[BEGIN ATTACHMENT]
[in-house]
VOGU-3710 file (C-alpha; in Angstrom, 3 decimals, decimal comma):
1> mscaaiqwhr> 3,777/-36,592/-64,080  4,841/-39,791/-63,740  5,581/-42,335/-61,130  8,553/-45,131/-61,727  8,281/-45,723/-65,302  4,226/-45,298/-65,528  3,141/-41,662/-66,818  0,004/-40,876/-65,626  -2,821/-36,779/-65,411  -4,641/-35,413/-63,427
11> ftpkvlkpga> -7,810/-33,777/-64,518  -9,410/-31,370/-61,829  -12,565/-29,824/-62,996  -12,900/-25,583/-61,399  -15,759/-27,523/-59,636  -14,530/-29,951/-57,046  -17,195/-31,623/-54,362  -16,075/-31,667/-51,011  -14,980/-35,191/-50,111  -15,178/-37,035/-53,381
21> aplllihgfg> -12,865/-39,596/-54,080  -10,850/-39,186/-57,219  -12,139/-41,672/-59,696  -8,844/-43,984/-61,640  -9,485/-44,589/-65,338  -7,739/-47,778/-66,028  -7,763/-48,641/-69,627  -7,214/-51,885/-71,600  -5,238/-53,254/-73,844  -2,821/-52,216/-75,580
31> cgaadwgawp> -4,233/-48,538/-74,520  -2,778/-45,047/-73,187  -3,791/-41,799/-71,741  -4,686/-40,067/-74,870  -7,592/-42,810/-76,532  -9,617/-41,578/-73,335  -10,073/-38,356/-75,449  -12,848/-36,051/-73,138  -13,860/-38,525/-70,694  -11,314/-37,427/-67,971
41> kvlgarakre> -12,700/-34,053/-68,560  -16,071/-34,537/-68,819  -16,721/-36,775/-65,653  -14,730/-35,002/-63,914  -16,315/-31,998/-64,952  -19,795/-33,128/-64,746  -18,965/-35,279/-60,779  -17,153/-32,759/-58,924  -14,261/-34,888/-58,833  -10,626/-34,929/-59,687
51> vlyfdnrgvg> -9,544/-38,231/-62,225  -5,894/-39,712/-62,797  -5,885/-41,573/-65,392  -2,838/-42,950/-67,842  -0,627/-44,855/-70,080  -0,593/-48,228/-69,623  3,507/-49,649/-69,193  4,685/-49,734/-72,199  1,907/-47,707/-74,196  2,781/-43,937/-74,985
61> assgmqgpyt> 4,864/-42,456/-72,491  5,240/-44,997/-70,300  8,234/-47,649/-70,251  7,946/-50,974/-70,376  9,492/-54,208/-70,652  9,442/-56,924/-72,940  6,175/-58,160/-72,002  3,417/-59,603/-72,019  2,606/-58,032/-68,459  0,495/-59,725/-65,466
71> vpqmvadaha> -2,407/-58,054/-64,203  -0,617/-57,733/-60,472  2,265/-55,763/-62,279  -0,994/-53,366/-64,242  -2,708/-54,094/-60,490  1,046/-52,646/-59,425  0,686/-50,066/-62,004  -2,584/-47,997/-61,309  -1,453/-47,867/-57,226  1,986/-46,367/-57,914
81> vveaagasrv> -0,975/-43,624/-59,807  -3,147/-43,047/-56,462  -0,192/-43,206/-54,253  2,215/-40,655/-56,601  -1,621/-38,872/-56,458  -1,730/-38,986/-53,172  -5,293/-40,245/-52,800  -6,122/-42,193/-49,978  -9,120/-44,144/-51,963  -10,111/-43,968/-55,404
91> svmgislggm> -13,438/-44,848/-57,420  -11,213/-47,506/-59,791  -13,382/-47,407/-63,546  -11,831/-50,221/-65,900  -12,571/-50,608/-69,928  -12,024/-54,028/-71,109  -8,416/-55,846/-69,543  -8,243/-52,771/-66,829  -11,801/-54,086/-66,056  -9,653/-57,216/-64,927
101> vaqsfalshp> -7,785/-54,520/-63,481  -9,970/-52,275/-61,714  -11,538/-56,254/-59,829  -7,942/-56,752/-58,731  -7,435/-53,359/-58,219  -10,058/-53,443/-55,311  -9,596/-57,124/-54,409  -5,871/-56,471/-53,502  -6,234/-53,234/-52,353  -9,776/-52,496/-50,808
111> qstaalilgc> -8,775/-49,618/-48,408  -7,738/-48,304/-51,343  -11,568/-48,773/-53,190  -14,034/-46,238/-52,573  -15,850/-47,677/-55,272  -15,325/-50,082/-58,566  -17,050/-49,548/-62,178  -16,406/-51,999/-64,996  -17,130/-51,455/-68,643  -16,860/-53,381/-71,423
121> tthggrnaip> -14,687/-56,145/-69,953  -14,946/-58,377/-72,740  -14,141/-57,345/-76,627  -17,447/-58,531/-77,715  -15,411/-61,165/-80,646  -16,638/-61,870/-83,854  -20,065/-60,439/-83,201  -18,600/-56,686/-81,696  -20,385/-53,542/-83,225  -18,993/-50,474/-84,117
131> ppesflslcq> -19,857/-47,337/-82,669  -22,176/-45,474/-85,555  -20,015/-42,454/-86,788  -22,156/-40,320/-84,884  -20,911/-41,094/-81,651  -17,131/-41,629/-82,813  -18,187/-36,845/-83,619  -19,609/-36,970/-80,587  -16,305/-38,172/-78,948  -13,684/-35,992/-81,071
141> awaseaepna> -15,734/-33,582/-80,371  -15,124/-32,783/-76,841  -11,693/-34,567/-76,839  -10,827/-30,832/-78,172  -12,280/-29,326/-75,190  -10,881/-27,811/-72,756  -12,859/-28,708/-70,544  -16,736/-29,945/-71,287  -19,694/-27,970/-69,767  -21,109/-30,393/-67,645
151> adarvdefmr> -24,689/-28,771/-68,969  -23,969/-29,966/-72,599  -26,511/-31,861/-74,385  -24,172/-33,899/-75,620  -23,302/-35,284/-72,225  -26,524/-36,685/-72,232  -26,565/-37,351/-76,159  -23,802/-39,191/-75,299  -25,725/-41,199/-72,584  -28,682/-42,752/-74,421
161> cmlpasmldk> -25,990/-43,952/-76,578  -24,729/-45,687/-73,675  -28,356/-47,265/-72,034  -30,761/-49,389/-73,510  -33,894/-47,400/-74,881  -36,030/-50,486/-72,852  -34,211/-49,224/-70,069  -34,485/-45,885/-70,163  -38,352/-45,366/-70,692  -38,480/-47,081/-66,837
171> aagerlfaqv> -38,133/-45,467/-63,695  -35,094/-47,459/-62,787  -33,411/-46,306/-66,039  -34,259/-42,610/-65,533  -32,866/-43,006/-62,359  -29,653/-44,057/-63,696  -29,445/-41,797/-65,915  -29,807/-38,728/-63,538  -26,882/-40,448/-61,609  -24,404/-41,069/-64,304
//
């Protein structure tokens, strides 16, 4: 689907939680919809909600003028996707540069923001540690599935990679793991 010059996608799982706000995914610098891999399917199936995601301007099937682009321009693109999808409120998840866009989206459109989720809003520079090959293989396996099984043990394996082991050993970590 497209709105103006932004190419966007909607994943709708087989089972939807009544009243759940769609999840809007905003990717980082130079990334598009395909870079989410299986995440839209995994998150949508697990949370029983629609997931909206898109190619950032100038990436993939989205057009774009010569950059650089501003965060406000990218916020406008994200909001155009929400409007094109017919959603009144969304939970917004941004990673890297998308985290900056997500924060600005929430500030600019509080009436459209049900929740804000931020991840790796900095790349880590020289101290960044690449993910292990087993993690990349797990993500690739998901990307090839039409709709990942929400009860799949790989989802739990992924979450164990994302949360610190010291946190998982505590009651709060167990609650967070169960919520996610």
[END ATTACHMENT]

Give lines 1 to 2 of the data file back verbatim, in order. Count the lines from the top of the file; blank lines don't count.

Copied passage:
[in-house]
VOGU-3710 file (C-alpha; in Angstrom, 3 decimals, decimal comma):